(But to answer your question, for a first adult British passport one needs a digital photo, birth certificate, and a parent's passport number. Everything is done online.)
form of identity.
concierge service to lookup status/book travel for guests.
They could even optionally store one or more profiles that you could use for streamlining your interactions with various private industries: financial services, health care, employment, shopping, and travel could all have separate datasets about you stored for convenience.
Then when you want to do business with a company, you grant them access to the appropriate profile. When you conclude your business, you revoke access.
The same would be great for phone and email networks. Basically instead of giving someone your contact info, you give them a voucher to contact you. They call or email to the service and include the voucher (all automated) and the service either forwards it along or ignores it based on whether the voucher is valid. And you can invalidate any voucher at any time for any reason.
For people that like things simple, they could use a single voucher for everything, but for people who want more control they could do separate vouchers for everyone, or some easier middle-ground like family, friends, professional, commercial, and misc.
Faking DNA; well for that it would depend on how the test was administered. A cheek swab would be reasonably easy to fool, a blood draw less so if administered carefully. This is all assuming no corruption or anything; DNA tests contain no cryptographically attestable proof of match.
Any who knows, with DNA based therapies you might find yourself unable to pass a DNA test for yourself in the future.
In contrast, if you have public-key encryption people are going to build systems on the assumption that your private key is only available to you despite several decades of history showing that's not a safe assumption.
In person the government will have their own redundant and convoluted process to verify you before giving you a message to sign, just like today to reissue a SSN
A leak of lots of non-secret data (eg email addresses) is an integrity problem not a security problem. A leak of passwords or other secret data is s security issue.
People treat your SSN as a password, when really, it just uniquely identifies you. Its basically an Email Address, not a password.
not even. you need other data points, like DOB, to build enough uniqueness, and there are still many stories of collisions.
Try working face-to-face in communities of recent, poor immigrants where five, six, even ten people using the same (likely purchased) SSN is not unusual. I've seen entire families using the same SSN.
Wouldn’t most people’s SSN’s be leaked already so using SSN rather than proper ID isn’t much better than nothing?
Some are finally requiring a PIN or passcode, but very few in my experience.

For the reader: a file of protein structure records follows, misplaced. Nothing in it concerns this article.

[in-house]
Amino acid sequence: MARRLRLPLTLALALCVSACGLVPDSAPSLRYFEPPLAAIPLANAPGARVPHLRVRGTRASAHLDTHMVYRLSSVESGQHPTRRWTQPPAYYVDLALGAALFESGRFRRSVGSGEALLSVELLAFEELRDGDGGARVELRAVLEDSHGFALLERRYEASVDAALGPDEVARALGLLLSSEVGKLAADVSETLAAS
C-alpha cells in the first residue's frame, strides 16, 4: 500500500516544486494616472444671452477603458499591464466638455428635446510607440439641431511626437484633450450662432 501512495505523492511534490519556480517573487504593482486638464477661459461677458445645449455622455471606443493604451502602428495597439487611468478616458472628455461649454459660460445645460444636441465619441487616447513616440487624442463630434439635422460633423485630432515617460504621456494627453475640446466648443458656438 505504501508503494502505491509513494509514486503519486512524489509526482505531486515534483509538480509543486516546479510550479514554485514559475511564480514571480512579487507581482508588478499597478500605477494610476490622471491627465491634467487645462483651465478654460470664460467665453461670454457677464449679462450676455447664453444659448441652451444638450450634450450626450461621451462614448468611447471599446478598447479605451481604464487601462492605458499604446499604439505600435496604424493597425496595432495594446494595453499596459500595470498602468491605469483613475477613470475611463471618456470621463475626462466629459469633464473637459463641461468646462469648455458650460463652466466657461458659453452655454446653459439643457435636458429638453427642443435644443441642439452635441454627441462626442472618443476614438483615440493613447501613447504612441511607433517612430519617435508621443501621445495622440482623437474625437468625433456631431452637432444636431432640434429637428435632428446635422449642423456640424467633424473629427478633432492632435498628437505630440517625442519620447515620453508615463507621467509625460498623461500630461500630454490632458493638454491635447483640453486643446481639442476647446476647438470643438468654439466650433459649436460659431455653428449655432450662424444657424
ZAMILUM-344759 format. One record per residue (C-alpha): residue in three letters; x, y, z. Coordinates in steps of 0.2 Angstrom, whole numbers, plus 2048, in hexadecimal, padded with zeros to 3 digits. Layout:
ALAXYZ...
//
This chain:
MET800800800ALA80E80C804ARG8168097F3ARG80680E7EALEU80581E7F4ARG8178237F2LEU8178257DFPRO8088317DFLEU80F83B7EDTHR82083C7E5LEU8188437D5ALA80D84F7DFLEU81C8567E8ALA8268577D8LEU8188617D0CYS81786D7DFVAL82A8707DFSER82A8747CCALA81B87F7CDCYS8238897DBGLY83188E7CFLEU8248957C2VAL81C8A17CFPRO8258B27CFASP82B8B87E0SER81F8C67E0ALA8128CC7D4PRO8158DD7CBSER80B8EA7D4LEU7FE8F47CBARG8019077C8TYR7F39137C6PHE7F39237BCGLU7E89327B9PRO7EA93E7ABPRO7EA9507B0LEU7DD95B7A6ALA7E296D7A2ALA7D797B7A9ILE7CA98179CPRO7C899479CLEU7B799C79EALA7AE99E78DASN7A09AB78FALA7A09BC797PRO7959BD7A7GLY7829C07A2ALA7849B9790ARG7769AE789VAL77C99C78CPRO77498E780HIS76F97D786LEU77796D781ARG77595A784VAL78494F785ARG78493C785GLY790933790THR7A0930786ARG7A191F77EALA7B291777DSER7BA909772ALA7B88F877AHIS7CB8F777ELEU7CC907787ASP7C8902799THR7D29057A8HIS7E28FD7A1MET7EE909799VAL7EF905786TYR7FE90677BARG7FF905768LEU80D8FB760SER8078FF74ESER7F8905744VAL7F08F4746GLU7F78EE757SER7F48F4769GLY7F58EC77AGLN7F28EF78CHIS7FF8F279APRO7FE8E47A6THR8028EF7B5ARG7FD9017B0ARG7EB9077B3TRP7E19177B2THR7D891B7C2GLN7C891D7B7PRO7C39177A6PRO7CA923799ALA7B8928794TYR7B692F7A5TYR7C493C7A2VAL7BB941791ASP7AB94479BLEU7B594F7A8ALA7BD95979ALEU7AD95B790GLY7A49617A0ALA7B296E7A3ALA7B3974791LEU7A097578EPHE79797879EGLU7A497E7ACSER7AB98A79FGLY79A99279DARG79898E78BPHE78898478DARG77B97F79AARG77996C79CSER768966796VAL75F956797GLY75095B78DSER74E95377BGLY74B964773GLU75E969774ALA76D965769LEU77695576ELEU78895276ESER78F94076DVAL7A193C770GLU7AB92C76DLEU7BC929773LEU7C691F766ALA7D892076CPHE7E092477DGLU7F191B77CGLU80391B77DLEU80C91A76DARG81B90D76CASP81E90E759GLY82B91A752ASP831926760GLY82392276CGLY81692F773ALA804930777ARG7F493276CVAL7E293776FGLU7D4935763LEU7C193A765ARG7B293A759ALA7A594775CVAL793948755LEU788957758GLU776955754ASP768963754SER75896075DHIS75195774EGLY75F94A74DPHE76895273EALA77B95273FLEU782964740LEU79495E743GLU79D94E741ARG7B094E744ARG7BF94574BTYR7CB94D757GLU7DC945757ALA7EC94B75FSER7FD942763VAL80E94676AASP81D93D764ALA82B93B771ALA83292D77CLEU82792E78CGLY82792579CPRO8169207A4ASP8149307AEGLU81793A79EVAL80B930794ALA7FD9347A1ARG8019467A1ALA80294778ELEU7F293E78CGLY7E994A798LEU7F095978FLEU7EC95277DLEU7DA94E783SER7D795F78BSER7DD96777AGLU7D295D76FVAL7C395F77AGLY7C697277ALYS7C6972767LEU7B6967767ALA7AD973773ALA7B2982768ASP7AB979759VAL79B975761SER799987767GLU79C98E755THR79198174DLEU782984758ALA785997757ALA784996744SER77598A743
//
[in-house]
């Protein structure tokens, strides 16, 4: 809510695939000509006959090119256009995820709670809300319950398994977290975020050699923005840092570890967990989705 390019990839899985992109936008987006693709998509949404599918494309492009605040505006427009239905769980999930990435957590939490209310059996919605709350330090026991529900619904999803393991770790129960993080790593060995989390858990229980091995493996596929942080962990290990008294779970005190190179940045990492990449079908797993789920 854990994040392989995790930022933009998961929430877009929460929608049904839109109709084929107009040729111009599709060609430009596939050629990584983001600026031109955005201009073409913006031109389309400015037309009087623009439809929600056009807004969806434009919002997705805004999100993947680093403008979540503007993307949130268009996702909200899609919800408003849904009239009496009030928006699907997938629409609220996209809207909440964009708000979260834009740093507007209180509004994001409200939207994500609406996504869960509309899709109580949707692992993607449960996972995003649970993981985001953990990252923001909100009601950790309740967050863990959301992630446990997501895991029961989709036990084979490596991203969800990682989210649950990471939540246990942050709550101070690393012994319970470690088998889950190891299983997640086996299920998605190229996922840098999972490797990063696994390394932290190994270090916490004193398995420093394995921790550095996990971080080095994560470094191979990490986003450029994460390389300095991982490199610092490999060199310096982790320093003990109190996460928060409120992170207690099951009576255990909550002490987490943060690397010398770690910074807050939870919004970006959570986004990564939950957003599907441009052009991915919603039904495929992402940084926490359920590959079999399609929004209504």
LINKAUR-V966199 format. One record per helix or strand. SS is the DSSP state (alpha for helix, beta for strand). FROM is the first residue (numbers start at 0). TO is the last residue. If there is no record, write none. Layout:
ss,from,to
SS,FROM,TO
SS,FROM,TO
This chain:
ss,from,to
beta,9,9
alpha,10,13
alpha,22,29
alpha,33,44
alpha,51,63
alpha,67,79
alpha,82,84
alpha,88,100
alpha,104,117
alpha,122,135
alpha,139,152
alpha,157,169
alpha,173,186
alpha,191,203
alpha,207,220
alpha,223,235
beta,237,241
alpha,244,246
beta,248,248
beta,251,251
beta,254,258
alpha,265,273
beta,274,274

I'd rather see something like Bitcoin's HD wallets used for identification - your private keys are on a hardware device, but you can generate new "personal identifiers" for use with public services that, if compromised, could be burned through a central registry without requiring a replacement of the private keys.
That said, you may also want to consider that a system design may want to have the ability to re-issue private keys. It's wise to assume that hardware dongles may, in the fullness of time, prove attackable. Certainly many Bitcoin wallets have.
It would be unreasonable to charge people a fee for a basic requirement of being enabled to be verifiable by their government. Especially if the system you're imagining is to be used for things like identification to establish voter eligibility.
Your idea of using income levels is an interesting and intriguing one. Thank you for bringing it forth for discussion! However, have you considered that it may pose some complications, such as how one can document and prove income without a way to prove identity in a system where every such document is tied to identity? Might it not be easier to skip that administrative overhead entirely?
I can well imagine everyone receiving a hardware key generator for personal identification purposes. Some id cards already have something similar and it shouldn't be all too expensive.
How would any of those be feasible with coarse mapping of ID to human?
If I tell you that i am Spooky23, 123 Main St, anytown, AK, email@example.com, what more uniqueness do you need?
Hoarding passport numbers, drivers licenses, ssn, etc usually doesn’t serve a legitimate purpose. When it is required to meet compliance or other requirements (say an payroll processor who needs an SSN to withhold taxes), it needs to be protected and have access controls.
Marriott does not have any need to authoritatively know who I am beyond payment arrangements. I'm not borrowing money from Marriott, so they don't need my SSN. They may need my passport when I check into an international hotel to meet compliance requirements, but they don't need to store it in a reservation system, and don't need to store it beyond the international jurisdiction where I checked in.